I also used the epoxy to fill the screw holes in the woodwork. The piece is now ready for paint. For scale reference, the shelf is about 30" long.


Stay tuned for more fun...

-dan

Saturday, October 25, 2014

French cleat

We use many creative ways to hang our signs and projects. If it's heavy we'll resort to steel brackets or lag bolting it to a structure. But sometimes the sign isn't too large or heavy. In those cases we often use what we refer to as a french cleat. Most often we use 3/4 plywood to make our cleats. It's ripped on the table saw at 45 degrees.


We often fasten the cleat to the back of our work to purposely space it off the wall (by the thickness of the cleat) to provide an extra shadow line. In this case I wanted the work to be flush with the wall. This meant I had to route a space in the back of the bottom layer of the sign to accommodate the wall fastener. I routed it 1.5" deep (for two thicknesses of 3/4" plywood) The first was screwed and glued into place. The top hanging cleat was then screwed to this plywood.



The second cleat was screwed to our easel. This will eventually be fastened to the wall when we install the sign.


 The Cookie shelf is now ready to attach the utensils and finish.


The rest of the pieces were routed from 30 lb Precision Board as well. The arm attachment pieces were routed in two halves and then glued together. The rest of the pieces will be hand sculpted.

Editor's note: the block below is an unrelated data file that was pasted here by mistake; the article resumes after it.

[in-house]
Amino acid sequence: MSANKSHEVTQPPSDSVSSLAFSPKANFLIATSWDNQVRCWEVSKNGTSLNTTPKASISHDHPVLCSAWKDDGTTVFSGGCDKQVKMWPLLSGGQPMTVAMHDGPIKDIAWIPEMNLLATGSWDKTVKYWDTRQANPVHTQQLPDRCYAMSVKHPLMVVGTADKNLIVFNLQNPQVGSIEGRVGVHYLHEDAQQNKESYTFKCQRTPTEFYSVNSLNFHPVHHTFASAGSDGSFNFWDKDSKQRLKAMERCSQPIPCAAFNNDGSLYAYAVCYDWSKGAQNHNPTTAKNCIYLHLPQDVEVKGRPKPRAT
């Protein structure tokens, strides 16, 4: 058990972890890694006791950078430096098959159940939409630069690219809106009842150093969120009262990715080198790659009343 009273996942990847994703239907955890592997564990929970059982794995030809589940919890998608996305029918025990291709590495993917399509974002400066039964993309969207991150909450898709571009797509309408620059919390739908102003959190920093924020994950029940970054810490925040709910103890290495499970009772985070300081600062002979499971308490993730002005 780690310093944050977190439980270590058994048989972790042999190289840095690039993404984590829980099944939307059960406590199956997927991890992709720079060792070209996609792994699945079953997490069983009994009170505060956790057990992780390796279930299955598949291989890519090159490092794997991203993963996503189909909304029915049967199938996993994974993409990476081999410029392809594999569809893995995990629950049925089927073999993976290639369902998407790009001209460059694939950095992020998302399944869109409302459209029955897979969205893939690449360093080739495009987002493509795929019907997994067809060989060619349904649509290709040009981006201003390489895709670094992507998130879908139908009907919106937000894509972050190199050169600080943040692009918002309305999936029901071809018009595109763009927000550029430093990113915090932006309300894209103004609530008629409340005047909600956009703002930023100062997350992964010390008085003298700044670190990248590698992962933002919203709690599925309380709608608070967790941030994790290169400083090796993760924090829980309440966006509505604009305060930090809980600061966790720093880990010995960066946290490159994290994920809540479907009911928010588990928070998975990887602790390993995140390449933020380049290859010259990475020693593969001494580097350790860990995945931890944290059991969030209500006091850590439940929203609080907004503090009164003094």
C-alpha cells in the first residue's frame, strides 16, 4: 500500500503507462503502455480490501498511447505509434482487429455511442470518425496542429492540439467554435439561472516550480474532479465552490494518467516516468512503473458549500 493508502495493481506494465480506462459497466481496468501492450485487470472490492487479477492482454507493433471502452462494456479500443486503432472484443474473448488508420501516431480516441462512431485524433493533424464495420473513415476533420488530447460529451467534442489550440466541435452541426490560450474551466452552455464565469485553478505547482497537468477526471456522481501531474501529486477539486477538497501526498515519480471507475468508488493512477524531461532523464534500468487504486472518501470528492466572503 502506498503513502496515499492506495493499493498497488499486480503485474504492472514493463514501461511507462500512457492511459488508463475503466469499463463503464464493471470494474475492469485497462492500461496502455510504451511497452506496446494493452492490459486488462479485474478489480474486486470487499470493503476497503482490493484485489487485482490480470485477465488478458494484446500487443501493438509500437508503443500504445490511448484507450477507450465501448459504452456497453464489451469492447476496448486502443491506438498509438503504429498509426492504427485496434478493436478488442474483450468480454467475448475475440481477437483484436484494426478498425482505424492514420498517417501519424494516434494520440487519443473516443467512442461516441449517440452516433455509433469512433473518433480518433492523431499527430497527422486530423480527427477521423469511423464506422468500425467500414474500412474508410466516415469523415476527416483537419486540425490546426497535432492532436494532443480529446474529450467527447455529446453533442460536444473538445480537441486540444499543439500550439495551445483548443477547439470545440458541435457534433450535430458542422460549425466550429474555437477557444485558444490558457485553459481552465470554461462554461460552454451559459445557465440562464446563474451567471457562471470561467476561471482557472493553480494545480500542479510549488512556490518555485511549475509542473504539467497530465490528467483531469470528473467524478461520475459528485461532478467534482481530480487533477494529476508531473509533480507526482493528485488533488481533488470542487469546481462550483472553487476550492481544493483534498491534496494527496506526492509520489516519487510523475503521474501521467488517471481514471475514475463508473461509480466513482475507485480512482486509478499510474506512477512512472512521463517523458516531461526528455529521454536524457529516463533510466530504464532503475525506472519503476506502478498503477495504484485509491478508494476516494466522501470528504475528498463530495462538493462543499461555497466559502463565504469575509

It's going to be a fun piece to do! Stay tuned for the next installment.

-dan

Cookie's Galley done

With a large crew to keep busy and big projects in planning it's not too often I get to spend time with a paint brush in my hand these days. But Cookie has been a pet project from design, sculpt, creating the routing file and through the paint process. Other members of the crew did work on the project a little but the bulk of it has been mine. I decided that I would personally finish the paint job on the lettering portion as well as the the highlights and touchups on.


The Cookie character, lettering style and colour choices are pretty much over the top for sure. Since this is a theme park project we could go a little out there (make that a whole bunch out there!) In the context of the landscape, building and activities the park will offer it really fits in perfectly.


I hope the sign makes people smile and adds to the experience they will enjoy at Skallywag Bay Adventure Park.

-dan

Thursday, October 23, 2014

Sign paint under way

We are now beginning to assemble and finish the signs for the Trinidad project, starting with Cookie's Galley sign. In the last few days we've done the finishing and laid on the base coats of paint. We use premium exterior house paint for all of our finishes and glazes with good results. Today it was time for the first glaze to bring out the woodgrain textures.



Tomorrow the painters will do the letter borders and the copper bands. Next week the lettering will get it's final paint to finish things off. Stay tuned...

-dan